Another example of how we deal with bad tubes: High-end audio manufacturers run their power tubes at lower voltages than the designs from the ’50s. I remember Sovtek EL34s turning bright red because they couldn’t handle the screen grid current in my Altec Lansing 1569a amps. The plate voltage was safe for junk tubes, but not the screen grid voltage, which caused runaway current. By the way, those Sovteks were absolute crap. In a supposedly matched quad, one had an intermittent short, and one was already showing “leakage”. That happened with two straight sets of tubes, then I switched to “Winged C” which had much better quality control (also Valve Art–not as good as Winged C, but better reliability than Sovtek and better sound than JJ). I will admit that it was a while back, but it is a valid anecdote of the lack of quality from the people who run Sovtek, and the other names they call themselves. Their 300Bs were pretty good though, and better sounding than the JJ 300b.

So, finally, are there good tubes being produced? Yes. The hope for success is with directly heated filamentary tubes. Tungsten wire can be purchased that is very pure. Thoriated tungsten can more easily be made with the necessary purity, than the cathode emulsions needed for indirectly-heated tubes. High purity plate materials, like copper and nickel, are available. The key to success, then, is the tube manufacturer’s ability to put the thing together correctly and pump it to very high vacuum. By the way, we will never again see high quality frame-grid tubes.

I think that the directly heated tubes from China are quite good and are getting better. If I am correct, I think the Chinese tube manufacturers are ISO manufacturers of other consumer goods, and the quality control standards that are a requirement for those other products probably have an impact on how the Chinese handle quality on everything else. Honestly, I just think that the Chinese are more serious about quality manufacturing techniques than the Russians; the Russians, like we Americans, are more consumers of electronics than makers. What would be nice would be if Hyundai made tubes, or Mitsubishi. The South Koreans and Japanese have mastered quality control, and they seem much less likely to let their machines get out of tune and fall apart. That’s only a dream though. I doubt we will see any new tube plants built, full of shiny brand new equipment. On the other hand, some of the plants that made CRTs (until recently) might try to get into audio tubes. CRTs are much more difficult to build and those production lines are more modern and of higher quality.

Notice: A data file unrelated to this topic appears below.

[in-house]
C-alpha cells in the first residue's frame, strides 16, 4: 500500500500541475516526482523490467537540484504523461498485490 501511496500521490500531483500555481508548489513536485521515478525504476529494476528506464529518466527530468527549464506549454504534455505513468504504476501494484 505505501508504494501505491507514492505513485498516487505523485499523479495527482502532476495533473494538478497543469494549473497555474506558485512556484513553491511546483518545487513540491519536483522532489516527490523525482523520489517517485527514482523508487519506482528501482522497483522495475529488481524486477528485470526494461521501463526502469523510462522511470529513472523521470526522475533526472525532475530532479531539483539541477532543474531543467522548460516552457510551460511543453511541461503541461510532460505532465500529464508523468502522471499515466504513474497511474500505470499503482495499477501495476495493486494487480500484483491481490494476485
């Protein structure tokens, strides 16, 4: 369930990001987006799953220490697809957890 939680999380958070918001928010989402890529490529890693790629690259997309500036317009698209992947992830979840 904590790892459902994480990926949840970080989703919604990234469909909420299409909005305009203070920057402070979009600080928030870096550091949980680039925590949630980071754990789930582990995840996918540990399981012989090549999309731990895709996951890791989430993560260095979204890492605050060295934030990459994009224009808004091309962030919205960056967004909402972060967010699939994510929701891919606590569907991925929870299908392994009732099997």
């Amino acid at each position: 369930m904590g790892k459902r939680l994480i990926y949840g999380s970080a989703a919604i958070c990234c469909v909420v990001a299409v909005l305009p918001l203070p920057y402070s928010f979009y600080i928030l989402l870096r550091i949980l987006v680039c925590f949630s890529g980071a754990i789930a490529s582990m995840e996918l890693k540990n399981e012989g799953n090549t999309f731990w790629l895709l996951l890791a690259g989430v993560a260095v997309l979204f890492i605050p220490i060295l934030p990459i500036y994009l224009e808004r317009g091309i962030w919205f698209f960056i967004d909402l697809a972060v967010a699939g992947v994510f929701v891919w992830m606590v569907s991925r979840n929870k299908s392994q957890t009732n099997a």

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2 Responses to Audiophile Q&A: Scarcity of NOS (new old stock) audio tubes

  1. peterj says:

    Most people seem unaware of the use of rare earth metals in NOS tubes – as opposed to current production versions. Such materials are now prohibitively expensive for tube manufacture at least. China effectively controls world supply.

  2. phillip holmes says:

    Since China clamped down on rare earths, production has increased everywhere that isn’t Asia. Because prices were dirt cheap, and extraction costs were high, the US mine that produced the bulk of what the US consumed shut down in 2002, before the huge boom in smart phones and tablets, which require relatively large amounts of rare earths.. China developed their own rare earths mining sector, sold it cheap, then caused an unwarranted panic. The prices spiked due to speculation, not short supply. When they peaked, everyone started looking for rare earths, and found them all over the place (just because they are called “rare”, doesn’t mean they are that hard to find–it’s not Astatine 210). Prices are way off their peak. The most expensive metal used to produce vacuum tubes is tantalum. Old directly heated tubes used plates machined from billet tantalum. The tantalum acted as a getter. When the tantalum started glowing cherry red, it “took up” the residual gas in the vacuum. That’s why they glow red on purpose.